Turkeys in a blanket, with a fresh pasta salad. Lunchtime. Answered.
4 c. Gemelli Pasta
4 cloves of garlic, minced
1 tsp basil, shredded fresh or dry
3 c. of fresh Marinara
1 TBsp Olive Oil
1/4 tsp salt
Mozzarella Cheese *optional
Set a pot of salted water to boil on high heat.
Meanwhile, in a medium sauce pan, quickly saute (1 min) the minced garlic and basil in Olive Oil over medium-low heat – taking care not to burn or brown the garlic, that will make it bitter. Add the Marinara to the garlic, oil and basil and lower the heat to low. Stir well and cook for 12 – 15 minutes.
Check your salted water — when you have a rolling boil, add the Gemelli, stir to prevent sticking and cook until al dente (about 15 mins).
Drain the cooked pasta,
For packing to-go, scoop about 1 c. of pasta per container and top with 3-4 TBsp of Marinara, a few shreds of cheese or fresh herbs.
For dining-in, plate pasta and sauce — serve with crusty Italian Bread, that you can make ahead of time (like, the Sunday before) and a quick Romaine, Carrot and Tomato salad.
AND p.s. – you just got 4 servings of Vegetables in one meal!
REAL Lunch: Quick Gyro ~ Serves 5 ~ Substitution makes this Vegan Friendly
Unbelievably easy. Insanely delicious (I just finished mine).
I packed them for the kid’s lunches in a 2 ply to-go wrap. One sheet of wax paper, and one sheet of aluminum foil. Fold the sides in and roll the long end together along the top. Perfect.
1 lb chicken tenders OR 1 lb of seitan strips
Spice Blend, 1 TBsp each:
Turmeric, Paprika, Dill, Garlic Powder, Onion Powder, Salt, Cracked Black Pepper, Parsley.
1 pkg Pita Breads
Shredded Cheese, optional*
Sliced Onions, optional*
Fresh Jalapeno, optional*
1 cup plain yogurt
1/4 cup chopped parsley or mint
1 tablespoon lemon juice
2 small garlic cloves, minced
1/4 tsp salt
1/2 tsp dark sesame oil
In a medium bowl, coat the chicken tenders with your pre-mixed spice blend.
Turn your broiler to medium-high. Lightly coat both sides of your pita breads with Olive Oil, and either spread them out onto a cookie sheet and place under the broiler for 2 – 5 minutes each side OR using a frying pan, warm the pitas on each side for 2 – 5 minutes.
Pan-fry the spiced chicken (or seitan) on medium-high heat in a heavy bottom pan, using a teaspoon of olive oil. Cook until the meat is cooked through (or until the seitan is browned and crispy) about 10 – 15 minutes. Chop the chicken (or seitan) into chunks, while still in the pan – using a metal spatula.
If you’re packing to-go, grab your wax paper and foil sheets and layer them. Foil first, wax on top. Pita next.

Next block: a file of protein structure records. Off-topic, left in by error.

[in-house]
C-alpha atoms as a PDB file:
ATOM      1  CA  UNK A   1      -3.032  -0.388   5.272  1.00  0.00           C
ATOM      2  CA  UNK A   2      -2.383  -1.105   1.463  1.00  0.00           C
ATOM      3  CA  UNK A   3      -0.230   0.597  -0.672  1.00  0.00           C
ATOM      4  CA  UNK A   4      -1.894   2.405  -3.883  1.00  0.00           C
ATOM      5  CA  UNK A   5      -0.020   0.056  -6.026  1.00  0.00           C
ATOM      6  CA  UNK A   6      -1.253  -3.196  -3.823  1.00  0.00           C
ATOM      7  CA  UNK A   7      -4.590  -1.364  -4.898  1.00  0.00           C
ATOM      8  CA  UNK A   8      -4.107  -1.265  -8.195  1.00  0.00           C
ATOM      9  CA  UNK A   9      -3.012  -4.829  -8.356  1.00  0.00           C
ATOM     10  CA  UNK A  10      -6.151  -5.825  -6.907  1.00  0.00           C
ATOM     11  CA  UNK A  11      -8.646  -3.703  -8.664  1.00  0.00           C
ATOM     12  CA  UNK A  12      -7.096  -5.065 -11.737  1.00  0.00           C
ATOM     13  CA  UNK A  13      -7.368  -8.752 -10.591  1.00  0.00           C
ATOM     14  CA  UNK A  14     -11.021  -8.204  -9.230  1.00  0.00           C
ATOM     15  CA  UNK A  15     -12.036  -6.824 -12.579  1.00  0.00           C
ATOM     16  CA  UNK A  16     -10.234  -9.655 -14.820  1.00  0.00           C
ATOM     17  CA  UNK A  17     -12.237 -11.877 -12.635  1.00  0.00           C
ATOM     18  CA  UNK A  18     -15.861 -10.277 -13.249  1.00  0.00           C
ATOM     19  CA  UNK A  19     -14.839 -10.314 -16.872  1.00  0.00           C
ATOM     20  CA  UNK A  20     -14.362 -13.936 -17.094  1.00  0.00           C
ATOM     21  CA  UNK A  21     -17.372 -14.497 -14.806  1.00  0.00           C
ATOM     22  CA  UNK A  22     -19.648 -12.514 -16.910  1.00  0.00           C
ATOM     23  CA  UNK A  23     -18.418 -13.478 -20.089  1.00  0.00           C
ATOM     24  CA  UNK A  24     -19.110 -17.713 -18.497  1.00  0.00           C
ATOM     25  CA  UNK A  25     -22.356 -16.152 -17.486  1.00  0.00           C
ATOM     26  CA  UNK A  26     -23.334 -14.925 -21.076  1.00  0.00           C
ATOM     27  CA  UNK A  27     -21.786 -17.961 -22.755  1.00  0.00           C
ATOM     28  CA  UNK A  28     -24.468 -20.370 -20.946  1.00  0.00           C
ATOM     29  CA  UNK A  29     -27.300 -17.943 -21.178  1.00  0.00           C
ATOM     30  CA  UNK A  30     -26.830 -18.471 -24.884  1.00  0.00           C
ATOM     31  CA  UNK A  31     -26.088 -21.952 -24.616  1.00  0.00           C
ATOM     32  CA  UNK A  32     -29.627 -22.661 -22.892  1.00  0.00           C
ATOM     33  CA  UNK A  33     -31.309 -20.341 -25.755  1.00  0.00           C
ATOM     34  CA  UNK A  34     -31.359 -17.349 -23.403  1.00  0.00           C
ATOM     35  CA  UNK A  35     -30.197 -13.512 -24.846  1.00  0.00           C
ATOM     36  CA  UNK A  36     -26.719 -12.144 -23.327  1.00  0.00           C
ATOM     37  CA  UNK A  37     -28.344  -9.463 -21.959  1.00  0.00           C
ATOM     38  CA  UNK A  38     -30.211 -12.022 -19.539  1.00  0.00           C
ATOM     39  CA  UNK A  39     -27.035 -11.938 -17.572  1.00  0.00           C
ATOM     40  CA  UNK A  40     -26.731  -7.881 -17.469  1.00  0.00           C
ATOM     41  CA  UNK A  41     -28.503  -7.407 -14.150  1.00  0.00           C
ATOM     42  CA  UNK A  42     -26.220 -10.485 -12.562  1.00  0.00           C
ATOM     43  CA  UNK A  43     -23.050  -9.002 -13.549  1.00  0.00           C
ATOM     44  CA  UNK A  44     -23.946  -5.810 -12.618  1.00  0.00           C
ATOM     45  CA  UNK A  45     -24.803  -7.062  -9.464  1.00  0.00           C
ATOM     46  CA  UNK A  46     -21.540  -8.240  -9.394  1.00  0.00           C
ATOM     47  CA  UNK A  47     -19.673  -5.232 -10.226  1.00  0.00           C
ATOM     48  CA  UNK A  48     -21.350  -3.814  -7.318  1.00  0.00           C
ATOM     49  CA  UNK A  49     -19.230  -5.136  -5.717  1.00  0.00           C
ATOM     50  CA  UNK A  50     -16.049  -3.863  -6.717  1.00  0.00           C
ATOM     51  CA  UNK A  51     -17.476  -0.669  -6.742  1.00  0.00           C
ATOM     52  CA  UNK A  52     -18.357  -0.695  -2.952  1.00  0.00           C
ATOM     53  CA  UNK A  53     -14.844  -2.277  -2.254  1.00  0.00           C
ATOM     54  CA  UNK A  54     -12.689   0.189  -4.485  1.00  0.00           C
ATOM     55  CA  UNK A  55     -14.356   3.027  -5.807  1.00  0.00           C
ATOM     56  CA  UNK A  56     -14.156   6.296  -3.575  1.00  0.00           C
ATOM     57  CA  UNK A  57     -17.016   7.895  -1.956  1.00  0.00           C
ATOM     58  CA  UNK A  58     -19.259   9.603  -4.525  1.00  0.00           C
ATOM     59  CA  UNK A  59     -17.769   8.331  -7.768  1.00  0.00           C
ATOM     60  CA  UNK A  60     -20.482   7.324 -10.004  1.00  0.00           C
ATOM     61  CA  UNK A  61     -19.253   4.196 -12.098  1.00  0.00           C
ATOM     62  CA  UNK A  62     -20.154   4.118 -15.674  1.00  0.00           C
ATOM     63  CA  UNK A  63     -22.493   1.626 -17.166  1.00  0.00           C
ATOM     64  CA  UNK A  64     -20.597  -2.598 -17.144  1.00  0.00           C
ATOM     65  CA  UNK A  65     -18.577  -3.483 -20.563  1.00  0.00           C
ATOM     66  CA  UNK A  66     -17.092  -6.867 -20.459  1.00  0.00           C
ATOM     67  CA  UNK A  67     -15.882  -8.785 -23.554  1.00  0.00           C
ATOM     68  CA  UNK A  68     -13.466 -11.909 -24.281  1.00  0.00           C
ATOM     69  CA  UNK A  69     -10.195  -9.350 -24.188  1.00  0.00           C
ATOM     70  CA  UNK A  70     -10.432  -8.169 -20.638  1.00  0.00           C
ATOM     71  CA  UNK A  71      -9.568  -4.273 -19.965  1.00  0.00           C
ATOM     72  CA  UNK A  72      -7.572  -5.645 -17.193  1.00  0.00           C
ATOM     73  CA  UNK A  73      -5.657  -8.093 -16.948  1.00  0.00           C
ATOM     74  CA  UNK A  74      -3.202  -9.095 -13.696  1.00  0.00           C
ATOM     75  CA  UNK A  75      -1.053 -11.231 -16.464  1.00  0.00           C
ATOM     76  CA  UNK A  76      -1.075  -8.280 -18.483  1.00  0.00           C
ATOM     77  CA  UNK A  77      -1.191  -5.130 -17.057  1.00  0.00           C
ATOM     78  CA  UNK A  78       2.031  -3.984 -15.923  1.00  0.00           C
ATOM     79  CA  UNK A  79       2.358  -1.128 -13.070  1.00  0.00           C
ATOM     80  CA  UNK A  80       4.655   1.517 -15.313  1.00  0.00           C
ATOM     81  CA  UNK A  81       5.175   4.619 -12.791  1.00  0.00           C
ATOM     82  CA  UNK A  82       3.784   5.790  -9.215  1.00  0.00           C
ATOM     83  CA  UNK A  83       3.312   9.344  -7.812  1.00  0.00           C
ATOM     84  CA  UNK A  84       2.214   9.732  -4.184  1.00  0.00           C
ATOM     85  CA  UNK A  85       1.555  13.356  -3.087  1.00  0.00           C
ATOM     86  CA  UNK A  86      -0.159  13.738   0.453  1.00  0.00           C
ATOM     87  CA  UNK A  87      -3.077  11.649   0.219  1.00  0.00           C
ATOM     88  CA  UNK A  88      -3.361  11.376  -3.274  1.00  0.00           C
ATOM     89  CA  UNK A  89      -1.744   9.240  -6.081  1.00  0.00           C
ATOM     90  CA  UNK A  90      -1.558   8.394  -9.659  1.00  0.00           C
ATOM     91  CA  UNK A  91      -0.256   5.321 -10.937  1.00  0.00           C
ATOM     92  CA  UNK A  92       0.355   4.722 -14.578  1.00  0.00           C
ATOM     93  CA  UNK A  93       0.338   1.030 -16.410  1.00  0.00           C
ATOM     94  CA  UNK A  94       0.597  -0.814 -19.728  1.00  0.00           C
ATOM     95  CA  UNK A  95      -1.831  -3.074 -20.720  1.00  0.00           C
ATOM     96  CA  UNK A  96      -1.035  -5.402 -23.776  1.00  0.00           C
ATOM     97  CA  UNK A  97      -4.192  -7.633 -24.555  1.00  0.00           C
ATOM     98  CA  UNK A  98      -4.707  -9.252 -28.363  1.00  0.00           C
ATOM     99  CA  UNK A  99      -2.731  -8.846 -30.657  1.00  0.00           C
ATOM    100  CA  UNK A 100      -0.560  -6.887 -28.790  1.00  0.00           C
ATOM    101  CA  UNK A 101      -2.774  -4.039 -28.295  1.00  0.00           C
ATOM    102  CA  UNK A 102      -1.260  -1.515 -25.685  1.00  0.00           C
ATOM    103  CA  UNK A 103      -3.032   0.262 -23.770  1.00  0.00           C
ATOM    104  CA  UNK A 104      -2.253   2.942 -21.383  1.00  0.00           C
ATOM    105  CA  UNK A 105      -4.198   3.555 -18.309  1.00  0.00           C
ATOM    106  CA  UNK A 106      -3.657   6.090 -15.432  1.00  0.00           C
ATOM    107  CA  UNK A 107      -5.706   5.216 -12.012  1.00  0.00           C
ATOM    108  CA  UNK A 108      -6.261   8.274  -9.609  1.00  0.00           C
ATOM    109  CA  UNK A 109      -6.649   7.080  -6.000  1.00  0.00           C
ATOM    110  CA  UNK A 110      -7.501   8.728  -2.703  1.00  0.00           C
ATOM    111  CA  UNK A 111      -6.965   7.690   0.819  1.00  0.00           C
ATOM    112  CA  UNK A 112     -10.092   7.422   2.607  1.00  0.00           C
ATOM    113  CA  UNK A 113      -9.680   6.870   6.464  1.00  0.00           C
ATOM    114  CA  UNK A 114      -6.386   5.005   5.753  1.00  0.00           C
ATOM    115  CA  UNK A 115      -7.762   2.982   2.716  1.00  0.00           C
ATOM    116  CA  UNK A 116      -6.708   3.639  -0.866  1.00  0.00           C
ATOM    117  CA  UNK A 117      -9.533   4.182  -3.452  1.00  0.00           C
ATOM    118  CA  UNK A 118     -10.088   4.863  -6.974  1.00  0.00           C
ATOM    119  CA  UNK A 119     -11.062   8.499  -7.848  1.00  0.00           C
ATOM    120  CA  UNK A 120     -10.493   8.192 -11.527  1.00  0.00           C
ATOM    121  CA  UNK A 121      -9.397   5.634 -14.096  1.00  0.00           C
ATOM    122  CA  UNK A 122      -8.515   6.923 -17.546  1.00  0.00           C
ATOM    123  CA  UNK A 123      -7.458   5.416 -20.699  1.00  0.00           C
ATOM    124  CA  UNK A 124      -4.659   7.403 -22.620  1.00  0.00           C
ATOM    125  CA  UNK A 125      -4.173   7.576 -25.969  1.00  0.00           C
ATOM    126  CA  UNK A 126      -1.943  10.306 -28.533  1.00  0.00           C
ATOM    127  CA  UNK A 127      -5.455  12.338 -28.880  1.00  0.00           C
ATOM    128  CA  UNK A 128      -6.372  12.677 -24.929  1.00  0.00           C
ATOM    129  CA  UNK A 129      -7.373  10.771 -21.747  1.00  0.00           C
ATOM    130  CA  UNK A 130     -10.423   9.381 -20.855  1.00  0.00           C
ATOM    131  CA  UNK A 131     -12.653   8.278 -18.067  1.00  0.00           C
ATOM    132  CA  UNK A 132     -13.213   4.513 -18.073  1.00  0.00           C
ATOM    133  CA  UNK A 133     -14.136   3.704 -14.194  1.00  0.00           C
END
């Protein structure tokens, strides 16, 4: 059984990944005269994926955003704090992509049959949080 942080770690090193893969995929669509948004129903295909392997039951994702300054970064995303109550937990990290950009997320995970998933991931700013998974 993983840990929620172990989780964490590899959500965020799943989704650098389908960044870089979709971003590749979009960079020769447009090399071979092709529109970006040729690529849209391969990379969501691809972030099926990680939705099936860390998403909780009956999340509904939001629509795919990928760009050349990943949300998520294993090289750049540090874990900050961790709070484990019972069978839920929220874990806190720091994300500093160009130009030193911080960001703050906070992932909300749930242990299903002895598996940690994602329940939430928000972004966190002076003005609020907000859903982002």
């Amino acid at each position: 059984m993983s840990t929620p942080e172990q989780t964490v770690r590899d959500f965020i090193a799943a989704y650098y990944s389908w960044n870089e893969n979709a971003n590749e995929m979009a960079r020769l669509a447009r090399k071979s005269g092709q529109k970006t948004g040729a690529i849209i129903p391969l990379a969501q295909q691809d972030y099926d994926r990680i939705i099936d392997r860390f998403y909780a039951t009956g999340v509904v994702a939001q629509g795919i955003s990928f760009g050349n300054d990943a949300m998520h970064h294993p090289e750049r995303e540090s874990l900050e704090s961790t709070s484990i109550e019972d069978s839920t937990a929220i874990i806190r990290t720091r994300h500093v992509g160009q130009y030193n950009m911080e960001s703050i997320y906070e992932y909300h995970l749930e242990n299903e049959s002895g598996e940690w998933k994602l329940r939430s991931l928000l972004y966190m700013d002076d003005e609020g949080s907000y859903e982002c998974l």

Layer the cheese, chicken (or seitan), lettuce, tomato slices, sliced onions, jalapeno strips and yogurt sauce [feel free to use whatever you have on hand, use Ranch dressing, Bleu Cheeese Dressing, or any other favorite sauce].
Wrap and Pack, enjoy later.
For dining-in, just plate up with fresh fruit and call it a meal!
On Monday, August 24th, 2009 – my three bright and beautiful children will begin a new school year. A new school year means a new lunch calendar, a new chance to get it right – or not. Last year saw the addition of a ‘Teriyaki Veggie Burger’ and ‘Fresh Chilled Fruit’. I wonder what efforts are being made this year, and what won’t or can’t be done with resources being tight and things being done as they always have.
I’m not going to post the link to the actual school lunch calendar, it is a standard Maryland Public School lunch configuration. I will however, break out some scary statistics for you.
This comes from the August/September lunch menu:
Chicken Nuggets: 6 times (every Monday) second options include Pizza Burritos and BBQ
Hot Dog/Chili Dog: 6 times (every Tuesday) second options include Burger Bar, Steak & Cheese and Pork Fajita
Crispy Chicken on a Roll: 6 times (every Wednesday) second options Pizza, Beef and Potato and Meatball Sub
Beef Taco with Soft or Hard Shell: 4 times (every Thursday) second options Pork Dippers, Ham Melt Sub and Oven Fried Chicken
Pizza: 5 times (every Friday) second options Turkey Bacon Melt, Fish & Cheese Sub and Beef Dippers
Items to Note:
I’d like a survey of all teachers who eat lunch in the school cafeteria.
What in the name of food are a Pork Dipper and a Beef Dipper??
Home Grown School Lunch week occurs in the middle of September, and the highlight is New Orleans Chicken (we live in Maryland – just saying).
For the entire month, the only meatless items on the menu are ‘Oven Toasted Cheese Sandwich’ and ‘Macaroni and Cheese’ – so….what are the Vegans supposed to eat again?
The lunch calendar is stamped at the very top with two captions that just seem a bit, off —
‘Mighty Food 4 Mighty Minds’
‘Food 4 Thought’
I know that schools only have so much money in the budget for the cafeteria and the commodities – just like most all of the moms I know and the state of their own grocery budgets. What I’m finding hard to swallow, pun intended, is that not one grown-up within the decision-making structure of our schools has said, “Hey fellow grown ups, if we ate like that for a month – we’d probably be constipated, sick to our stomachs and half alive.”
Has anyone seen Super-Size Me? I NEED the Parent Teacher Associations to form a subcommittee that deals exclusively with the food served in their schools. What good are fundraisers, bake sales and skate nights if we are not making any progress or gaining forward momentum in the fight for the most basic needs of our children?